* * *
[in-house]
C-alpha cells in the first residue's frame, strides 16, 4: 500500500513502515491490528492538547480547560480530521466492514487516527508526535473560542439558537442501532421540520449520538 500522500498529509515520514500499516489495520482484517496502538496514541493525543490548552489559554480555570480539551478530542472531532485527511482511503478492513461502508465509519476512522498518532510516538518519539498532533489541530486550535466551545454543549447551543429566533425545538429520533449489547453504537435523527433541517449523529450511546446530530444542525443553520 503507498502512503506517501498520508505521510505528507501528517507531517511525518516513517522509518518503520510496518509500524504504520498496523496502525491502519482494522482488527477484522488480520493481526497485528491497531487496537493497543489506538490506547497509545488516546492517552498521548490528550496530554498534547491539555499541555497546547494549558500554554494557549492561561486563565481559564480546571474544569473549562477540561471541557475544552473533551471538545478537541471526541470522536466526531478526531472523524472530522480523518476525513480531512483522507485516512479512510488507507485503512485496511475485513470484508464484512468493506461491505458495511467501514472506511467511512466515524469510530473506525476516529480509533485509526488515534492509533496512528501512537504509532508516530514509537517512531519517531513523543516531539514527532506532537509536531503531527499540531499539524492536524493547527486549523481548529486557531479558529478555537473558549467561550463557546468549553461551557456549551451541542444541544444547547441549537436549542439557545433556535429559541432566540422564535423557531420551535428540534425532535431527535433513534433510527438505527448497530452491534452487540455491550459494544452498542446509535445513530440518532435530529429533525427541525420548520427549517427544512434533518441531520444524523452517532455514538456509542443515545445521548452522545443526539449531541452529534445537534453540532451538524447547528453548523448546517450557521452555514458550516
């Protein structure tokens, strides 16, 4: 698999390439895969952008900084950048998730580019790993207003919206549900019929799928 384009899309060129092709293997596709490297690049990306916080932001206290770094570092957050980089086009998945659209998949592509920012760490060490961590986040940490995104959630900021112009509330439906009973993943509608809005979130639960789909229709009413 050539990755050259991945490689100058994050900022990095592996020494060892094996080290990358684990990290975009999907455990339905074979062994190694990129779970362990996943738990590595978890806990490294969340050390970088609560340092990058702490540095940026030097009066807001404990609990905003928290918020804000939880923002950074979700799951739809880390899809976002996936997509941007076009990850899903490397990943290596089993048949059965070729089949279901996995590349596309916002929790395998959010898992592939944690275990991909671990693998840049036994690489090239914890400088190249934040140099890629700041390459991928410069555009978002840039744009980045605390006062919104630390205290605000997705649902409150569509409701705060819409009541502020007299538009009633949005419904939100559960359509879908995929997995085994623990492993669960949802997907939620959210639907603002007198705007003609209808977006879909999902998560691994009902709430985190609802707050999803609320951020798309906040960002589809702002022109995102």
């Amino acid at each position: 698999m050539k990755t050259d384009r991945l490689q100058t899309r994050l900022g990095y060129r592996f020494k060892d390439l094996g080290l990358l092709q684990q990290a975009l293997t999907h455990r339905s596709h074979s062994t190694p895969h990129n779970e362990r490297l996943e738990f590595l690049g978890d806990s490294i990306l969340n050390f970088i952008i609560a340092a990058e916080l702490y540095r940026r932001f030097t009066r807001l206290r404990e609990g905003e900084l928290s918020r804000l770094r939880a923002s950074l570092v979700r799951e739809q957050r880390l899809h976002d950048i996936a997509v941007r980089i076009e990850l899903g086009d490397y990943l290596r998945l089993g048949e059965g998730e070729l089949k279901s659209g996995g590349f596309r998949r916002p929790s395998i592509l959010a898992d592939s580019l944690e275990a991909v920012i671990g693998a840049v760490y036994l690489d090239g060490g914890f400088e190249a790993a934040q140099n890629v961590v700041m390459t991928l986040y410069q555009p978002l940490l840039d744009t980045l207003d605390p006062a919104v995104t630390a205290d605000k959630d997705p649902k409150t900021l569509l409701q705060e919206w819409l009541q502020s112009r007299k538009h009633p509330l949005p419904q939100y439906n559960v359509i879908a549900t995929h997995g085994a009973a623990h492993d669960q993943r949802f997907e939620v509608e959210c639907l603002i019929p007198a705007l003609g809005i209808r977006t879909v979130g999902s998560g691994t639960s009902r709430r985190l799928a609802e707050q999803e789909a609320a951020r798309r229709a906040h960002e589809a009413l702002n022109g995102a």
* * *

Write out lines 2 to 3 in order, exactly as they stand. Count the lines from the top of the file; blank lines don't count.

C-alpha cells in the first residue's frame, strides 16, 4: 500500500513502515491490528492538547480547560480530521466492514487516527508526535473560542439558537442501532421540520449520538 500522500498529509515520514500499516489495520482484517496502538496514541493525543490548552489559554480555570480539551478530542472531532485527511482511503478492513461502508465509519476512522498518532510516538518519539498532533489541530486550535466551545454543549447551543429566533425545538429520533449489547453504537435523527433541517449523529450511546446530530444542525443553520 503507498502512503506517501498520508505521510505528507501528517507531517511525518516513517522509518518503520510496518509500524504504520498496523496502525491502519482494522482488527477484522488480520493481526497485528491497531487496537493497543489506538490506547497509545488516546492517552498521548490528550496530554498534547491539555499541555497546547494549558500554554494557549492561561486563565481559564480546571474544569473549562477540561471541557475544552473533551471538545478537541471526541470522536466526531478526531472523524472530522480523518476525513480531512483522507485516512479512510488507507485503512485496511475485513470484508464484512468493506461491505458495511467501514472506511467511512466515524469510530473506525476516529480509533485509526488515534492509533496512528501512537504509532508516530514509537517512531519517531513523543516531539514527532506532537509536531503531527499540531499539524492536524493547527486549523481548529486557531479558529478555537473558549467561550463557546468549553461551557456549551451541542444541544444547547441549537436549542439557545433556535429559541432566540422564535423557531420551535428540534425532535431527535433513534433510527438505527448497530452491534452487540455491550459494544452498542446509535445513530440518532435530529429533525427541525420548520427549517427544512434533518441531520444524523452517532455514538456509542443515545445521548452522545443526539449531541452529534445537534453540532451538524447547528453548523448546517450557521452555514458550516
């Protein structure tokens, strides 16, 4: 698999390439895969952008900084950048998730580019790993207003919206549900019929799928 384009899309060129092709293997596709490297690049990306916080932001206290770094570092957050980089086009998945659209998949592509920012760490060490961590986040940490995104959630900021112009509330439906009973993943509608809005979130639960789909229709009413 050539990755050259991945490689100058994050900022990095592996020494060892094996080290990358684990990290975009999907455990339905074979062994190694990129779970362990996943738990590595978890806990490294969340050390970088609560340092990058702490540095940026030097009066807001404990609990905003928290918020804000939880923002950074979700799951739809880390899809976002996936997509941007076009990850899903490397990943290596089993048949059965070729089949279901996995590349596309916002929790395998959010898992592939944690275990991909671990693998840049036994690489090239914890400088190249934040140099890629700041390459991928410069555009978002840039744009980045605390006062919104630390205290605000997705649902409150569509409701705060819409009541502020007299538009009633949005419904939100559960359509879908995929997995085994623990492993669960949802997907939620959210639907603002007198705007003609209808977006879909999902998560691994009902709430985190609802707050999803609320951020798309906040960002589809702002022109995102």